Futurologists had predicted and filmmakers embodied on the screen that mankind would forget any third-party apps and devices alien to human physiology even before the first concepts of AR and VR appeared. Why should we invent another joystick, gamepad or controller, if we already have, thanks to millions of years of evolution, the most perfect controller for interaction with the environment – hands?
After significant breakthroughs in the sphere of AR and VR technology happened in recent years, and creation of relatively wide and available-for-mass consumer line of products, pent-up demand for more user-friendly interfaces (rather than for traditional controllers) began to form.
It is quite obvious that time is against existing solutions, and rapid AR/VR market expansion is restrained only by the inconvenience of interaction with the virtual environment and a still high degree of “exoticism” of these technologies. Though it is a matter of time as more and more products enter the mass market each day.
On this basis, the so-called “natural methods of control” came up and gained widespread popularity under the name Zero UI (or NoUI) concept. At the heart of this concept, there is an idea that voice, gestures, and facial expressions are the most convenient and natural interfaces of interaction, which provide the most effective and relevant interconnection between a person and computer system.
Interface Design Paradox
Some people might have heard the old UI/UX designers’ joke: “The best interface is no interface.” Our current love for digital interfaces and controllers has become uncontrollable long ago, as interface has become the answer for each design problem. How to enhance a car? Slap an interface on it and design remote control via mobile phone, so that you could give your girlfriend a lift without even leaving home. How to sell a new model of refrigerator? Let’s connect it to Wi-Fi and stuff its door with the Facebook app. Take a salad instead of a burger and immediately share it with friends – handy, isn’t it? Let’s build a web-cam in a vanity dresser and add a remote controller to take a snap, and instantly post it on Instagram. Sounds funny, yeah? Actually, these are the concepts and products, which, joking apart, already exist.
In the pursuit of interactivity UI/UX design stopped to carry out its main task – to make user’s life easier. Interaction with many modern interfaces ceased to be simple, exciting and user-friendly. Interface, as an intermediate between user and product, should simplify the algorithm, and reduce the number of actions, not increase. In theory, while interacting with a computer system, the user has to carry out smaller (or equal) number of actions than they would have to perform by hand.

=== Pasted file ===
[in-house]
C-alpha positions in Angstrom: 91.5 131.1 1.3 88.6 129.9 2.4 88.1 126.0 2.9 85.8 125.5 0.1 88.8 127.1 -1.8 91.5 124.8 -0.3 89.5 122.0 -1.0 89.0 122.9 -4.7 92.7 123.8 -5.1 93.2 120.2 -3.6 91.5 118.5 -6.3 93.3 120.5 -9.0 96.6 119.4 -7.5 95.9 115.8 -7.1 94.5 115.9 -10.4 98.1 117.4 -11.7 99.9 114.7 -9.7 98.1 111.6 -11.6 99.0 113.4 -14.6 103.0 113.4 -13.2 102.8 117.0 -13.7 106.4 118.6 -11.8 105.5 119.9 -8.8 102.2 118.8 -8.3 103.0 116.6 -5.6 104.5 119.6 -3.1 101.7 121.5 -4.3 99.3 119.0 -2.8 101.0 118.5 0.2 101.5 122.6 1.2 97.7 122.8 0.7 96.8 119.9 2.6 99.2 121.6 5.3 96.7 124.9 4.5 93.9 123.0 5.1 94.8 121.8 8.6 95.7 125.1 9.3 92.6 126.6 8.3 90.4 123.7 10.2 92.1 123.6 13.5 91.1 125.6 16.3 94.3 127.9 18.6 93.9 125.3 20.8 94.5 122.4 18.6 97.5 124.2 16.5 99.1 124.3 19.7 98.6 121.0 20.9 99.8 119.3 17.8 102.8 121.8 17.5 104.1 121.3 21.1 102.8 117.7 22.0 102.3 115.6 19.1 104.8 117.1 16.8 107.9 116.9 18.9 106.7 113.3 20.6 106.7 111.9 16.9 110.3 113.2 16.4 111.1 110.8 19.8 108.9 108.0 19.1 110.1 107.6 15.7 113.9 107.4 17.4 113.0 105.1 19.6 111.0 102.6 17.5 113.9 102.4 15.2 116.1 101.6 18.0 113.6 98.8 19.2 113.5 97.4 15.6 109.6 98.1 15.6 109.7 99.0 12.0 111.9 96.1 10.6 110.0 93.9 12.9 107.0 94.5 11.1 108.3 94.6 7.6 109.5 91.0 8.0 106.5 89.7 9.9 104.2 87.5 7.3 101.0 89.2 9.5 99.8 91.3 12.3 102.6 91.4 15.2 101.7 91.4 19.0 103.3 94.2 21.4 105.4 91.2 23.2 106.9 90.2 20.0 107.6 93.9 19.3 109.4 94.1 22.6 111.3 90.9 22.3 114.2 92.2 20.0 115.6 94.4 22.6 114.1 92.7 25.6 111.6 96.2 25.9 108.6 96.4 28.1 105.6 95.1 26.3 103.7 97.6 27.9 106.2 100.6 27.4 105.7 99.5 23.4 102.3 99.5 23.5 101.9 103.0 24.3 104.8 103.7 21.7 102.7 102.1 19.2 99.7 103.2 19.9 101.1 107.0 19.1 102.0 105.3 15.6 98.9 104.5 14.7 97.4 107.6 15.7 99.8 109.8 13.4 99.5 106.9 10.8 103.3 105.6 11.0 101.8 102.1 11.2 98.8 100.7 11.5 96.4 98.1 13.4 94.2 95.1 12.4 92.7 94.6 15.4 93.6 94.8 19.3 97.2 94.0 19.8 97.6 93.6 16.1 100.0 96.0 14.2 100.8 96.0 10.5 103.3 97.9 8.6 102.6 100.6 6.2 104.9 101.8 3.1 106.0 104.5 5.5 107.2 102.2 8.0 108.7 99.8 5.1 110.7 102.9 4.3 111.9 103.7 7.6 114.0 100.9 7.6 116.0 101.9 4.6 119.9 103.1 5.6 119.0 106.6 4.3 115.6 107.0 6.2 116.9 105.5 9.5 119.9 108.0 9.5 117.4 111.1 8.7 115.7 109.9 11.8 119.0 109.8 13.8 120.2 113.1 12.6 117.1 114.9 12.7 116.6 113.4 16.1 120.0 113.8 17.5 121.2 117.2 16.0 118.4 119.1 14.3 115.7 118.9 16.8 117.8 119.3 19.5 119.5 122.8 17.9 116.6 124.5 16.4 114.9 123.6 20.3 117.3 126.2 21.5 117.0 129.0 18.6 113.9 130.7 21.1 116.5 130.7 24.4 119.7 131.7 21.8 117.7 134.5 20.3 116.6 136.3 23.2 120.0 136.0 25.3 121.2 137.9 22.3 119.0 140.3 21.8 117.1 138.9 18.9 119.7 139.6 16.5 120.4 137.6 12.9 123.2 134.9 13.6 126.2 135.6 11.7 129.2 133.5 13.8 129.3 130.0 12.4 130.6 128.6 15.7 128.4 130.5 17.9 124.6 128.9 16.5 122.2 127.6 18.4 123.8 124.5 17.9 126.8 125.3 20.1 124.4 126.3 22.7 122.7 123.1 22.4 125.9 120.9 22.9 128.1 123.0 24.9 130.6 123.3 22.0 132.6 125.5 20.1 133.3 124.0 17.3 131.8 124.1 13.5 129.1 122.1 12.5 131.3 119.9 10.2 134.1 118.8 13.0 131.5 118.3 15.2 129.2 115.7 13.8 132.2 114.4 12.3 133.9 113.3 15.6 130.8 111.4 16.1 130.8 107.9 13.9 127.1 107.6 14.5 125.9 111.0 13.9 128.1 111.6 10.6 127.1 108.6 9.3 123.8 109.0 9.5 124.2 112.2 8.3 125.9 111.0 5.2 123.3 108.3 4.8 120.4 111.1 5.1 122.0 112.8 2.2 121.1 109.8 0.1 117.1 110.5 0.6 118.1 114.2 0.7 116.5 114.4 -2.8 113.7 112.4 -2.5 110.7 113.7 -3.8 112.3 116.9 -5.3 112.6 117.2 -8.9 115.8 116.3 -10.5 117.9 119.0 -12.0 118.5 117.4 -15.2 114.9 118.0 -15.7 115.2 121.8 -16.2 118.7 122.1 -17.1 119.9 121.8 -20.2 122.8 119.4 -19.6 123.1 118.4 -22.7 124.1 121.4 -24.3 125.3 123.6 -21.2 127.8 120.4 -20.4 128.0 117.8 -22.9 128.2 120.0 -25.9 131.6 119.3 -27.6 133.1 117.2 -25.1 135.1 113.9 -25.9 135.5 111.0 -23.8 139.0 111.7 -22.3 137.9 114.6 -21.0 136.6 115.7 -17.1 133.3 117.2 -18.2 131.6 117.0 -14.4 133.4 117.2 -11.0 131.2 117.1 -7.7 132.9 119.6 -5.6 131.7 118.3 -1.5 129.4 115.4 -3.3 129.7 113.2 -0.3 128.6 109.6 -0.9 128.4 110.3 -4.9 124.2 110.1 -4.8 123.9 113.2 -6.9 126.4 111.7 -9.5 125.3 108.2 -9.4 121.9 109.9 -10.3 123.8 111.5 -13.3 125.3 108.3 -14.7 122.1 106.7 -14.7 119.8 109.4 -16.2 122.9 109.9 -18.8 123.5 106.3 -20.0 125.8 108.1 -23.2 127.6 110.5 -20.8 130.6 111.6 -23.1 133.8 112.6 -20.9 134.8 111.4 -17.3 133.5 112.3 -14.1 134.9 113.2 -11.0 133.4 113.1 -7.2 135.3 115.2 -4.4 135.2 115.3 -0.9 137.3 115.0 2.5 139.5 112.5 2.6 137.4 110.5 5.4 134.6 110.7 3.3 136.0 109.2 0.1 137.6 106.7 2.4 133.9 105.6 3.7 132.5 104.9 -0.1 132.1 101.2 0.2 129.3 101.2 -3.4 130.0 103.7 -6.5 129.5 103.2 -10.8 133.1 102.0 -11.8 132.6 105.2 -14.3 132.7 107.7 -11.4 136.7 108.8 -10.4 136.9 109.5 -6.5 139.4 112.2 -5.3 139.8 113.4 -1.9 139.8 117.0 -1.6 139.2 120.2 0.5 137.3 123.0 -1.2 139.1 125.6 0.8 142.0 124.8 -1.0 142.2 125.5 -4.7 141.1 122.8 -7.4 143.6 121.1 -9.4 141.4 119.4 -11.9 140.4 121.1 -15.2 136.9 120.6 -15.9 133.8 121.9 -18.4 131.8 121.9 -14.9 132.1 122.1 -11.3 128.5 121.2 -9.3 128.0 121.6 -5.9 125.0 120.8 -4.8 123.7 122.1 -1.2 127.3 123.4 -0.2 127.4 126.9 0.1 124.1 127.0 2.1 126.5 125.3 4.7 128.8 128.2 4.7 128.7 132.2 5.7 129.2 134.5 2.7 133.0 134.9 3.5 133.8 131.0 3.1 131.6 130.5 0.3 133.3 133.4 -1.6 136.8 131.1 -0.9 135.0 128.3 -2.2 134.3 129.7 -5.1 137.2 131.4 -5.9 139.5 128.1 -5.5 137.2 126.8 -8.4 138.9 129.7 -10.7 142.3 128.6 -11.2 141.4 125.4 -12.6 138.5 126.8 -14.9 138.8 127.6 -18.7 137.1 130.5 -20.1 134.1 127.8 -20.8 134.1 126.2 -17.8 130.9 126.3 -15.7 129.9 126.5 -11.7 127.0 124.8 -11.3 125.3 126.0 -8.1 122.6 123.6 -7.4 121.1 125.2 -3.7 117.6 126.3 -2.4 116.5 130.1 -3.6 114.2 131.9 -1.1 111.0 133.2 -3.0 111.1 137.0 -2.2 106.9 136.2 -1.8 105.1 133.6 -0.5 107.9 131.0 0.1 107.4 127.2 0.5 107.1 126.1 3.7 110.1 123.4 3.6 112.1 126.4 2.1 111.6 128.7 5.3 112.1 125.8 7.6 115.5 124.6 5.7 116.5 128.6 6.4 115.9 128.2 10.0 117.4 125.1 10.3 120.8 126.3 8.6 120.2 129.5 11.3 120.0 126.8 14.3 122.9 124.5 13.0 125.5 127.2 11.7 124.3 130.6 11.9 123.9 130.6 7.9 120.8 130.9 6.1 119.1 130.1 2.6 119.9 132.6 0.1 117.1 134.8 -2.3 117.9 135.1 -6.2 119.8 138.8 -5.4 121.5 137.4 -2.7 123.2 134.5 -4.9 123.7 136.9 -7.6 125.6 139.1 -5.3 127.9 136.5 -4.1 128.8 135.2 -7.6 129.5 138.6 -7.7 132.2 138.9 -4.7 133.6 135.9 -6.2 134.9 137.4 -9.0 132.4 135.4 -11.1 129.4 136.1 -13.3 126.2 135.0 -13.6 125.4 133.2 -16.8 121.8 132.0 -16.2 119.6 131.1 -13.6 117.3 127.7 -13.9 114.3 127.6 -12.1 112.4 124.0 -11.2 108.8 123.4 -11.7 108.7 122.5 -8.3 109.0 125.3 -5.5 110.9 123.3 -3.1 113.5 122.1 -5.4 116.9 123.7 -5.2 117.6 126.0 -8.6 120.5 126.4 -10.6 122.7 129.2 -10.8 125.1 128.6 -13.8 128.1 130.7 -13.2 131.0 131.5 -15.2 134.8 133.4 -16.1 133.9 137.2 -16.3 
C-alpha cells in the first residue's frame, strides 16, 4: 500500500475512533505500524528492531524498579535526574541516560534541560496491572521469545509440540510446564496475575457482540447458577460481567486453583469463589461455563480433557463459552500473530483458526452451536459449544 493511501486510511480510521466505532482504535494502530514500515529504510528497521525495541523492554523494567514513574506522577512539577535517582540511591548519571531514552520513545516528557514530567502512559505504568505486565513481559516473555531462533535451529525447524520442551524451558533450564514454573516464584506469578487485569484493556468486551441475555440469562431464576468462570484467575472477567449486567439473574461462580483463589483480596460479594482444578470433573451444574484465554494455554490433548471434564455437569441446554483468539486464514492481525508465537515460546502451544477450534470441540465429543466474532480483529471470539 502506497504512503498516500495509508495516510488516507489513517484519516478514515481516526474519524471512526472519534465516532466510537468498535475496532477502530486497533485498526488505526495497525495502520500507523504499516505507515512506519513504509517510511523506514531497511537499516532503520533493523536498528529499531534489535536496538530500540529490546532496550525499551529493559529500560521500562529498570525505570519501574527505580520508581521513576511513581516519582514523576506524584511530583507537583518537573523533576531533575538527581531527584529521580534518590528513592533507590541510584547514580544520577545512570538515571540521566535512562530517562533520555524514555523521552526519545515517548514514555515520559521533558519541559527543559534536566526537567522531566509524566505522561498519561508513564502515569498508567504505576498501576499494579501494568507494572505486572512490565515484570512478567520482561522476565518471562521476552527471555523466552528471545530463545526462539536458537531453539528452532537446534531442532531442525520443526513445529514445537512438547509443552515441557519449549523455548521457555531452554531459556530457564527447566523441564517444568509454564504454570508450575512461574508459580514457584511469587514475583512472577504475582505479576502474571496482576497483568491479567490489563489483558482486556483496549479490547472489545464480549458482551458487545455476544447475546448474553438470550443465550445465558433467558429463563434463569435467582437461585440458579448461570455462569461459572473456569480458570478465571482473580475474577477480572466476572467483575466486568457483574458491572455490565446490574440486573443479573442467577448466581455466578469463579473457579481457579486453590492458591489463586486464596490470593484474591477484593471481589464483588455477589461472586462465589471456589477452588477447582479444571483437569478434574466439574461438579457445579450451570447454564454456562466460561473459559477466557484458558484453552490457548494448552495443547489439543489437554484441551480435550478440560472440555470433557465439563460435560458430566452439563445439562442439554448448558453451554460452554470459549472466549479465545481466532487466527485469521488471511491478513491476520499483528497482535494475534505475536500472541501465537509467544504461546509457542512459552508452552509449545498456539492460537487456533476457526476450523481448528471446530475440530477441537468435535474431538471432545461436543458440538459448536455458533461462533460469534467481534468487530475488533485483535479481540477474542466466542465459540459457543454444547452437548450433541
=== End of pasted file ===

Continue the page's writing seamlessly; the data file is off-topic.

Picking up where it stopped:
The situation is far from numerous promotion pictures, where various people wear VR glasses and manipulate objects by their hands. There is a big difference between VR-helmets (or AR-glasses) with controllers and ones that can be controlled by hand gestures.
In the case of voice, humans managed to achieve significant success (let’s remember the voice control software, voice dialers and numerous voice assistants based on voice recognition with which we will be able to communicate as with the real persons soon), while the recognition of facial expressions and gestures is quite a different story. For now, recognition of facial expressions is realized mainly in the entertainment segm
ent in the form of “masquerade masks” or animated emojis. Same goes for gesture control, it is basically used for video game industry only. And that’s it. Yes, there is Microsoft Hololens that allows its users to click and open the menu using a hand, but far more expected is the integration of one of the Leap Motion or ManoMotion (or any other) solutions with the mass-produced products. But they all are still too far from the creation of the complete kinesics-based user interface.
Importance for the Future
Obviously, there are certain difficulties on this path, impeding kinesics to become a universal language of human-computer interaction within the NoUI/Zero UI concept. For instance, it is necessary to take into consideration the variability of gestures’ semantics according to the cultural environment they are applied in.
Nevertheless, differences in gestures’ interpretation are less numerous than language diversity on our planet. Furthermore, we can get more information about a person’s desires and intentions through the so-called “body language”. It is possible to estimate the user’s mental state, attitude towards the situation, desires expressed nonverbally, or intentions stopped by consciousness – in the future all these things can be used in absolutely different spheres.
Transition towards native interfaces and realization of NoUI/Zero UI concept enable us to make a great leap in the future comparable in importance to the creation of the first visual interface, or mobile devices’ transition from physical keyboards towards touch screens. The only thing we have to do is to figure out who will manage to predict the demand and design the very interface of the future.Guest Post
About the Guest Author(s)
Vlad Ostrovsky is a Lead Marketing Manager at SCAND, custom software development company based in Minsk, Belarus. Vlad participated in launch and promotion of several AR/VR startups and products, he is an active follower of Zero UI/NoUI concept and author of various researches.